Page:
AMG A Lovely Way to Die.jpgAMG Goodbye Columbus.jpgAMG Love Story theatrical.jpgAMG The Getaway.jpgAMG Convoy.jpgAMG Players theatrical.jpgAMG Just Tell Me What You Want.jpgAMG The Winds of War.jpgAMG China Rose.jpgAMG Dynasty.jpgMurder Elite theatrical.jpgAMG Survive the Savage Sea.jpgAMG Natural Causes.jpgAMG GlamAMG The Kid Stays in the Picture.jpgAMG Moving Pictures book.jpgAli McGraw.jpgAMG fashion early.jpgAMG Love Story fashion.jpgAMG style.jpgAMG silver jewellery.jpgAMG backless dress.jpgAMG turquoise.jpgAMG contemporary icon.jpg

The stunning Ali McGraw turns 79 today! Actress, stylist, interior decorator, model, wife, mother, memoirist, cover girl, style icon, animal rights activist, she made an incredible impact on cinema and was the world’s top female star in 1972, beloved of many. Her rare film and TV appearances are always worth watching but she has carved out another career, as yoga practitioner, and her bestselling video is believed to have been largely responsible for making it popular in the US.  Famous for her marriages to Robert Evans and Steve McQueen, she is her own woman and a true star. Many happy returns!

Ingrid Bergman: In Her Own Words (2015)

Ingrid Bergman_In_Her_Own_Words.jpg

She would rather live with a producer than her children. The great Swedish actress is recalled through her diaries and letters (voiced by Alicia Vikander), photographs and any amount of home movies which she shot compulsively.  She believed she was only truly alive when she was being photographed and described her home life away from the studio in Hollywood as ‘being locked in a suitcase suffocating.’ Following the early death of her mother this was a little girl cosseted by her father who documented her on camera and even Alfred Hitchcock (‘he brought out the best in me’) declared she took film more seriously than real life. Her father died young too and this leaves something of a Freudian association trailing throughout the film with her evident need to be constantly photographed and speaking other people’s lines.  Following drama school and early success in Swedish cinema she was discovered by Hollywood and arrived there to work with David O. Selznick whose colleague Kay Brown became her agent and lifelong friend. She abandoned her little girl and doctor husband for various lovers including Robert Capa (who wouldn’t sacrifice his short-lived career for her) and then Roberto Rossellini whom she pursued until he hired her for a film and she had his illegitimate child. She couldn’t adjust to his filmmaking style – she was no improviser and writing dialogue was contrary to her training. Her husband divorced her and got custody of Pia, while, after having more children by Rossellini,  the director abandoned Bergman for another woman (in India) who had yet another of his illegitimate children and Bergman then took off for Paris with a lover of her own. She saw her children in Italy once a month, more often when daughter Isabella (who became an actress) developed scoliosis. Daughter Pia discusses her mother’s obsession with Joan of Arc from an early age as being evidence that she wanted to make her name. There are many newsreel excerpts and interviews about her chaotic intercontinental life, pursued by paparazzi and condemned by various authorities until director Anatole Litvak declared in the mid-50s that she was the only actress he could consider for the role of Anastasia and an Academy Award for her performance smoothed her way back into the Hollywood fold. Despite her shortcomings and basically abandoning her young, her adult children (presumably with the benefit of relatively old age) describe her in contemporary interviews  as being totally charming with eldest daughter Pia even declaring, I craved having more of her. Stig Björkman’s film is a stunning evocation of a unique, peripatetic life which despite the rather unsettling morality of its fame-seeking subject simply exudes joy and contains many insights into the acting mind. Written by the director with Stina Gardell and Dominika Daubenbuchel with a great score by Michael Nyman, topped with a song by Eva Dahlgren in the closing credits.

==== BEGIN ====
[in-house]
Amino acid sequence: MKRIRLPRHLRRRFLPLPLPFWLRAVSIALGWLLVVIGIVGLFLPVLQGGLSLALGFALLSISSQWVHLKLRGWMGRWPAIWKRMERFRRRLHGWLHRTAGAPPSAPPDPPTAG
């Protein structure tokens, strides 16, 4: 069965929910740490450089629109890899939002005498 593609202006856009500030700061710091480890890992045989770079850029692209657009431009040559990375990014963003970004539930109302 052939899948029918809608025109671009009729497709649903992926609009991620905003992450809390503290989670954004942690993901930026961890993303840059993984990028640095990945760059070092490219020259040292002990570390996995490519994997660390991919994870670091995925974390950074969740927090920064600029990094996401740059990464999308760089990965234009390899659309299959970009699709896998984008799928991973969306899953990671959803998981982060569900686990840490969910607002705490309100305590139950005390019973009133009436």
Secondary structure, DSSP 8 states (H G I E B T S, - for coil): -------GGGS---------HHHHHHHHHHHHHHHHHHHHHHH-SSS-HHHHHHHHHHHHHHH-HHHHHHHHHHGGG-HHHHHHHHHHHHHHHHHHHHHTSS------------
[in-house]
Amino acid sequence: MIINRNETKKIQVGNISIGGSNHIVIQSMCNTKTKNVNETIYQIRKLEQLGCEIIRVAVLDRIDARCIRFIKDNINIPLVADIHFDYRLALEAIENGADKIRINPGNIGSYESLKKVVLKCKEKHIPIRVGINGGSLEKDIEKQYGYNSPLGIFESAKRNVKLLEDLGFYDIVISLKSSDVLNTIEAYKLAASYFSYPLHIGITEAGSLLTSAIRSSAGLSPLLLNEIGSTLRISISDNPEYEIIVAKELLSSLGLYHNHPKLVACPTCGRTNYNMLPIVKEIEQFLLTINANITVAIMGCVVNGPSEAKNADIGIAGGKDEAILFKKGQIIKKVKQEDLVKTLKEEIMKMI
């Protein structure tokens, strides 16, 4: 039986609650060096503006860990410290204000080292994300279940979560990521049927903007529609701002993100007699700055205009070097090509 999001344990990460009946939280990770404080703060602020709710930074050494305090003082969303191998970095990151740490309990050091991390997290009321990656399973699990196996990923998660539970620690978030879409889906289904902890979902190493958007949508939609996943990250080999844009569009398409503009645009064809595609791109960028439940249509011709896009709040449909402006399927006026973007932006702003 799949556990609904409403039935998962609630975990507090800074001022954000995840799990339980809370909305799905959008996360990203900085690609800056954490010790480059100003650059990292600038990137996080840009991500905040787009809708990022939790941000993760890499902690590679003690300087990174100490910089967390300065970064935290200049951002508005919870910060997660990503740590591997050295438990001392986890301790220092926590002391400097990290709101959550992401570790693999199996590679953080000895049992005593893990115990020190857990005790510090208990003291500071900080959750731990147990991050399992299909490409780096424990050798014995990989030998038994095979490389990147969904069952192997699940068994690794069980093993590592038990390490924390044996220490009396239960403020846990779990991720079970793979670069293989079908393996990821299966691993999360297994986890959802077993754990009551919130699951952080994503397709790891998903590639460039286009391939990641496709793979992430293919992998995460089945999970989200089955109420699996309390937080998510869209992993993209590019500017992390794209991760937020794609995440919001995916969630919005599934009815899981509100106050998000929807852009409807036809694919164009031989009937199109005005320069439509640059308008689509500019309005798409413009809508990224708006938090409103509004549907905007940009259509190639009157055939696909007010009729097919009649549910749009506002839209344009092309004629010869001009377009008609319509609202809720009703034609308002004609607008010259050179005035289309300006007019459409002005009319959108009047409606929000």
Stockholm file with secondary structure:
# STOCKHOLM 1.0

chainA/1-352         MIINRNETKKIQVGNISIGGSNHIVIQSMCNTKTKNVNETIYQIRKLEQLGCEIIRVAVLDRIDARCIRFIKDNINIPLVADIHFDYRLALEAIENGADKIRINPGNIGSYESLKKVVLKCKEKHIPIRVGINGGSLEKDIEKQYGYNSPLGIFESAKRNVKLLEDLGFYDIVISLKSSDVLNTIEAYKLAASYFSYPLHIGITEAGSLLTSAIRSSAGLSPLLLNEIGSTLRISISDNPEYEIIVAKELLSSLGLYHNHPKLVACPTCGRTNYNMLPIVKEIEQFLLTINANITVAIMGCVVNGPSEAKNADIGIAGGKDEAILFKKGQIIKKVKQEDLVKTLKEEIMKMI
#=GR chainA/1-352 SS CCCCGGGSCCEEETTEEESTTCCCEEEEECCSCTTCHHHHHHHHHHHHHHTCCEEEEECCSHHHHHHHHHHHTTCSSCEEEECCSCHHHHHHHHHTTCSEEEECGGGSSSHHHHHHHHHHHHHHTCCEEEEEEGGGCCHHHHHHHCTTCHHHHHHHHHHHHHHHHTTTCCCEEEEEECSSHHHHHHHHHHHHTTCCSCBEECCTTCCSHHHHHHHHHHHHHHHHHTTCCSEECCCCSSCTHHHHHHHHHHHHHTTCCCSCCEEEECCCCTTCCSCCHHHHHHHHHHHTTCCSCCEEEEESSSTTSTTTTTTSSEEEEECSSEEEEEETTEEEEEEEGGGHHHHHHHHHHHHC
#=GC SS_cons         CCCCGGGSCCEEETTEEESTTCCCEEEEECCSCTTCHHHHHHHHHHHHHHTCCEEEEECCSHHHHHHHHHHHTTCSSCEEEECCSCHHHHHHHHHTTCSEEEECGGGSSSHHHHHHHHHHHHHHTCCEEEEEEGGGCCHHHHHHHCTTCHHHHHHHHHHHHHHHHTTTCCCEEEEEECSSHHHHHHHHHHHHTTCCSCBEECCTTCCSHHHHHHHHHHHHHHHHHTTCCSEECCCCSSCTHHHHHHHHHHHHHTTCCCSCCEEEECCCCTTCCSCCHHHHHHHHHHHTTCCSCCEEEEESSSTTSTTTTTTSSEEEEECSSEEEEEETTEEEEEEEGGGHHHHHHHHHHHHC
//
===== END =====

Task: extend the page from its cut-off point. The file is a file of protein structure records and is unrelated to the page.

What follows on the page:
Jane (2017)

Jane 2017_film).png